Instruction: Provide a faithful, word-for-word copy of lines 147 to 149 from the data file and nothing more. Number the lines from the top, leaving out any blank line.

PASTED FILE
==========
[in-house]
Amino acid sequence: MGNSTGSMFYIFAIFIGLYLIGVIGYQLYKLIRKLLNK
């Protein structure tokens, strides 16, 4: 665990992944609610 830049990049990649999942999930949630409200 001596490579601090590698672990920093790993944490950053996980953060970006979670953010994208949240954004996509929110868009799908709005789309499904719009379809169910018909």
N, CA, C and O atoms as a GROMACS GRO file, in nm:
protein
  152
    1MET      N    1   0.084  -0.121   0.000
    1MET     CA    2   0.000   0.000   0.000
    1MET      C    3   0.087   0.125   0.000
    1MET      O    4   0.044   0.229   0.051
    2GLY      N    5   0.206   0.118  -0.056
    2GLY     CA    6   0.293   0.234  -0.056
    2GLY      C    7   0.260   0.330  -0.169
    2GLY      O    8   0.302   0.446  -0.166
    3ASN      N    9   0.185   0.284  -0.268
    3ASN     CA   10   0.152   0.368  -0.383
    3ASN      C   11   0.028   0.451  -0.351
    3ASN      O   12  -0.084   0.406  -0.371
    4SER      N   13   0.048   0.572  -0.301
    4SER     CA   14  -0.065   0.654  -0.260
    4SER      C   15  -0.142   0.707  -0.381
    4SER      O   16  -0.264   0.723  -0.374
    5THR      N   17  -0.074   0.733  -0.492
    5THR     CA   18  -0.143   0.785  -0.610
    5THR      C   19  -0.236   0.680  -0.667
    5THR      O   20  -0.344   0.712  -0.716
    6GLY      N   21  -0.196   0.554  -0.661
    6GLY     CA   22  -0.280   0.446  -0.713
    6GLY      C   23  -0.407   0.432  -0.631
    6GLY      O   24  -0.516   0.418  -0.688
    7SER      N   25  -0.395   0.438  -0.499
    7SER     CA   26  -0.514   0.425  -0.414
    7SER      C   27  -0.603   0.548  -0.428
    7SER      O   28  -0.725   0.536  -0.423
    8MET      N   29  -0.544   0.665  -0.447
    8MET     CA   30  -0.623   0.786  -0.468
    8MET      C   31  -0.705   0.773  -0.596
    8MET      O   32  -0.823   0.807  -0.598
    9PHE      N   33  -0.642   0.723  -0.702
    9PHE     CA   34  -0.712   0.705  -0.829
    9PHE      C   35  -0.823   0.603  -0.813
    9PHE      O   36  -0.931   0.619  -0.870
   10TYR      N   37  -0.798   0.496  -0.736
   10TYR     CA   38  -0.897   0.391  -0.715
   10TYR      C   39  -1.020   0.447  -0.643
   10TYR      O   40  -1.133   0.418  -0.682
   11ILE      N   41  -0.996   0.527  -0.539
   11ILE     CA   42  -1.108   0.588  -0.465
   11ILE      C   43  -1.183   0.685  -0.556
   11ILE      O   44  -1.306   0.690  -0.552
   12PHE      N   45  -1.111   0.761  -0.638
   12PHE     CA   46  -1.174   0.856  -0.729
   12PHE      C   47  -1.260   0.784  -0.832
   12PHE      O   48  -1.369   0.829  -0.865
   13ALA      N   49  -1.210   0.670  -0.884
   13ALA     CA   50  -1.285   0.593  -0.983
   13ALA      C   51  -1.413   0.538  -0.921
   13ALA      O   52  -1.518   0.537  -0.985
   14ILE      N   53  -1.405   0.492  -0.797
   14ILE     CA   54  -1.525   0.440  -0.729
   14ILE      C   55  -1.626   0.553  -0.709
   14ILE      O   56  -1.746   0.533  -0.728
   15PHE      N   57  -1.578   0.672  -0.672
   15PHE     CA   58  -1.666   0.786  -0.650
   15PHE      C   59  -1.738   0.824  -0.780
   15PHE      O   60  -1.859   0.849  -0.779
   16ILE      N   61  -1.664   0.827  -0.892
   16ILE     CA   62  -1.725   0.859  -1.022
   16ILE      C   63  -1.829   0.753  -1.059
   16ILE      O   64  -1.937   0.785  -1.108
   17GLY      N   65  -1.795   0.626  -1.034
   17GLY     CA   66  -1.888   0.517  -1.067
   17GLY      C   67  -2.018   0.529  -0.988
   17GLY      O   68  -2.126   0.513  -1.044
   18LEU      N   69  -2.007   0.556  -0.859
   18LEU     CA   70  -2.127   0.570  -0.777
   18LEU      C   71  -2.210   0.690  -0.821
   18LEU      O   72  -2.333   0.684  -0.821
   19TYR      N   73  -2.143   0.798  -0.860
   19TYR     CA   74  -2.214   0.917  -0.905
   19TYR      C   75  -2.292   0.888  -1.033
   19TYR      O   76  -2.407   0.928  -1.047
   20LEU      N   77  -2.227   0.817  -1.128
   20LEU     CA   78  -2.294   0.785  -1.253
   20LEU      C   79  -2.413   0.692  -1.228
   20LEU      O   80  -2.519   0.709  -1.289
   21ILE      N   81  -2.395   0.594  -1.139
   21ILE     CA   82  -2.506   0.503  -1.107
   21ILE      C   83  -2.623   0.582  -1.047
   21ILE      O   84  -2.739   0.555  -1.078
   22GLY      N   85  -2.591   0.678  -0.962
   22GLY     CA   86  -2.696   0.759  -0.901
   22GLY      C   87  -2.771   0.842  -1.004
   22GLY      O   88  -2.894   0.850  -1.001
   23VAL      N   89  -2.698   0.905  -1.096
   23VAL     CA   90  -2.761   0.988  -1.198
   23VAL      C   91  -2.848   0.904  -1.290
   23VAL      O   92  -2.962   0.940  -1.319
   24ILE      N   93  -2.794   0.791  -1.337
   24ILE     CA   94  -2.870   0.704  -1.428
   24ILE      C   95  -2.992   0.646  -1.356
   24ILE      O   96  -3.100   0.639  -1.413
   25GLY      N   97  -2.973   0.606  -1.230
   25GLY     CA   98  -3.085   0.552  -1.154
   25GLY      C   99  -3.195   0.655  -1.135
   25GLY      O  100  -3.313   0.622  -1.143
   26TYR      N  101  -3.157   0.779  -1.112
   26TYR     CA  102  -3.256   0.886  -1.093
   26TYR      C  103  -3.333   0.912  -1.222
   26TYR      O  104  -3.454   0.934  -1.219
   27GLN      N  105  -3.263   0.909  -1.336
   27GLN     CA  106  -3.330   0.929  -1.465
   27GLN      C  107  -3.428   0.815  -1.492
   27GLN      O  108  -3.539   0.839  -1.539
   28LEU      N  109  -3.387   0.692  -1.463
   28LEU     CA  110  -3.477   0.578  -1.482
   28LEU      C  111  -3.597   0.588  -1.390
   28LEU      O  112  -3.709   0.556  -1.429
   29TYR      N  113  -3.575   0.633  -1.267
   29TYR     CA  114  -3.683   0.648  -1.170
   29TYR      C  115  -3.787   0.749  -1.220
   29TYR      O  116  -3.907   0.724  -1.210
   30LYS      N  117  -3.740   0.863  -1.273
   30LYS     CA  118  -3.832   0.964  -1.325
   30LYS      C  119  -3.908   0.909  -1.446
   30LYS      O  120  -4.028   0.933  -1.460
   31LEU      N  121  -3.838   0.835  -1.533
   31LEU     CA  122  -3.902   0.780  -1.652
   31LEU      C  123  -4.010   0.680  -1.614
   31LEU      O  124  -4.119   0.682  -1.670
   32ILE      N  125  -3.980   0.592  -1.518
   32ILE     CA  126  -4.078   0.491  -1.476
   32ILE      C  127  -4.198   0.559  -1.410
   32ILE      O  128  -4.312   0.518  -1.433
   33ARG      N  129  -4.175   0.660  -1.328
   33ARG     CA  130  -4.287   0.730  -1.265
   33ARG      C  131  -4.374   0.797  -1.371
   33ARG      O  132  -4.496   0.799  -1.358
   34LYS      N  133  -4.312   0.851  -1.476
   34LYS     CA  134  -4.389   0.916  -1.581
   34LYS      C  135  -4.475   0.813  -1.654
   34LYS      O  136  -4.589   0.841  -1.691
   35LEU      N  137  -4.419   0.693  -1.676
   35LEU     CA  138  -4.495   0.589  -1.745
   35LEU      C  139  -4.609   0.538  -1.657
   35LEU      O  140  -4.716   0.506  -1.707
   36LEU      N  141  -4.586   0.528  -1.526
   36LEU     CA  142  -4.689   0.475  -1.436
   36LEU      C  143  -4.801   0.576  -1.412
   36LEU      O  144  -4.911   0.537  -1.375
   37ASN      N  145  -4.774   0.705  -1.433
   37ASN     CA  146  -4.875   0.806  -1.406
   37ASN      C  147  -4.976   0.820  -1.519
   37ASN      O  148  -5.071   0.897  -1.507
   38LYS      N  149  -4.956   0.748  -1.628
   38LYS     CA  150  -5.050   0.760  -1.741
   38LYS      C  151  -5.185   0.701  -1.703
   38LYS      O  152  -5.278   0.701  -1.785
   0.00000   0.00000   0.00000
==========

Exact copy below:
   36LEU      N  141  -4.586   0.528  -1.526
   36LEU     CA  142  -4.689   0.475  -1.436
   36LEU      C  143  -4.801   0.576  -1.412